1. EPO sees large margin of improvement for Indian IPR regime

EPO sees large margin of improvement for Indian IPR regime

Last month, Indian government also announced a comprehensive IPR policy in a move to incentivise entrepreneurship, creativity and innovation and curb manufacturing and sale of counterfeits.

By: | Lisbon | Published: June 12, 2016 3:47 PM
ipr-l EPO President Benoit Battistelli said that India has all the elements to become a great player in IP (Intellectual Property) space with a vast talent pool of well-qualified people and its huge knowledge economy.

Seeing a “very large margin of improvement” for the IPR regime in India, the European Patent Office (EPO) has offered to expand its cooperation with the country in this regard.

EPO President Benoit Battistelli also said that India has all the elements to become a great player in IP (Intellectual Property) space with a vast talent pool of well-qualified people and its huge knowledge economy.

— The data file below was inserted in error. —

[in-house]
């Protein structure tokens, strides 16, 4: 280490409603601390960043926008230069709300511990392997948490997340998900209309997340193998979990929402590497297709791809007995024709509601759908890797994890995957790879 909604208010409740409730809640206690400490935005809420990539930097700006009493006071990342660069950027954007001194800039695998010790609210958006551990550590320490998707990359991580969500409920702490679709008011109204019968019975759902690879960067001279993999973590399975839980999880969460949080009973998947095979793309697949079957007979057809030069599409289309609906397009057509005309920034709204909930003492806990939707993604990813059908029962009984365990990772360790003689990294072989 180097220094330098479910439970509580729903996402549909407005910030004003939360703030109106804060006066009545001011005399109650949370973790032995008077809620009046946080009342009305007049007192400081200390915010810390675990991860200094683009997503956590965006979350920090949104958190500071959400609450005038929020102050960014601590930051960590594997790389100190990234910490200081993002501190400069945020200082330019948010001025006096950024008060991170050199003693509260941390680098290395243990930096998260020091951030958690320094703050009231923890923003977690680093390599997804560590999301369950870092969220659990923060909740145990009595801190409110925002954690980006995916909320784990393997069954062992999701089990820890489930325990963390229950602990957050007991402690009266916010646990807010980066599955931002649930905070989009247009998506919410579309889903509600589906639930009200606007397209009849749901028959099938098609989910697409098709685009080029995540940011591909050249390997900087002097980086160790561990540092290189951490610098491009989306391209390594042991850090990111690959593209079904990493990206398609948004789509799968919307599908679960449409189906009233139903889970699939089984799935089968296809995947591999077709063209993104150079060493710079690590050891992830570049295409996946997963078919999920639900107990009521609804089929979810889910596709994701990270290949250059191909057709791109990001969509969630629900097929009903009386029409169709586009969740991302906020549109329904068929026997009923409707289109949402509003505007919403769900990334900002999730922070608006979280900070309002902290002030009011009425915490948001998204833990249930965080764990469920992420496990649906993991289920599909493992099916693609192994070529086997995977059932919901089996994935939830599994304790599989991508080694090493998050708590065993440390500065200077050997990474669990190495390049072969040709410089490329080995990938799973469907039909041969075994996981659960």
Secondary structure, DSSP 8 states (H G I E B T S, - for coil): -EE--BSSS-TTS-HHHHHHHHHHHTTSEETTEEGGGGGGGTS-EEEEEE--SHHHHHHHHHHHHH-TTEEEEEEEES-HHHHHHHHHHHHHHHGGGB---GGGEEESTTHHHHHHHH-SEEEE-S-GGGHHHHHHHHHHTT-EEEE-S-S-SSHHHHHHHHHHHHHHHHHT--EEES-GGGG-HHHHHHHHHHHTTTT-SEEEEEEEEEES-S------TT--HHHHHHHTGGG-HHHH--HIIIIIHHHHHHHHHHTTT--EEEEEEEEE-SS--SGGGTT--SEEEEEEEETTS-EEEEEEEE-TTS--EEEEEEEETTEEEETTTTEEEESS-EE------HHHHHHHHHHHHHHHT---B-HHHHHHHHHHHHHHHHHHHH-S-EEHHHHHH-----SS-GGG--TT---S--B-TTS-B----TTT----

“We are developing very good cooperation with India and we would be happy to make more and have even closer links with India,” Battistelli said.

“I think India still has a very large margin of improvement to develop its IPR,” he added.

Stating that IP issues have been quite controversial in India, Battistelli said IP can be a very efficient way to develop its economy.

He cited example of South Korea, saying it is now one of the biggest IP players in the world and their economy has become highly competitive after developing a strong IPR (Intellectual Property Rights) regime.

Last month, Indian government also announced a comprehensive IPR policy in a move to incentivise entrepreneurship, creativity and innovation and curb manufacturing and sale of counterfeits.

“I am convinced there is a link between a good IP system which is able to deliver patents which are really good patents for inventions which deserved to be protected and then there is a good link of patent with innovations, with competitiveness and with economic development,” Battistelli said here on the sidelines of the European Inventor Award.

“I see that the potential is there and it is up to the Indian society, not only the government but also the economic community, the academy, universities, to pull all their capacities in order to become one of the global players,” he added.

Last month, Commerce Minister Nirmala Sitharaman said that the IPR policy will not only incentivise entrepreneurship and innovation in the country, but will aid in the conversion of copyrights and patents for commercial use.

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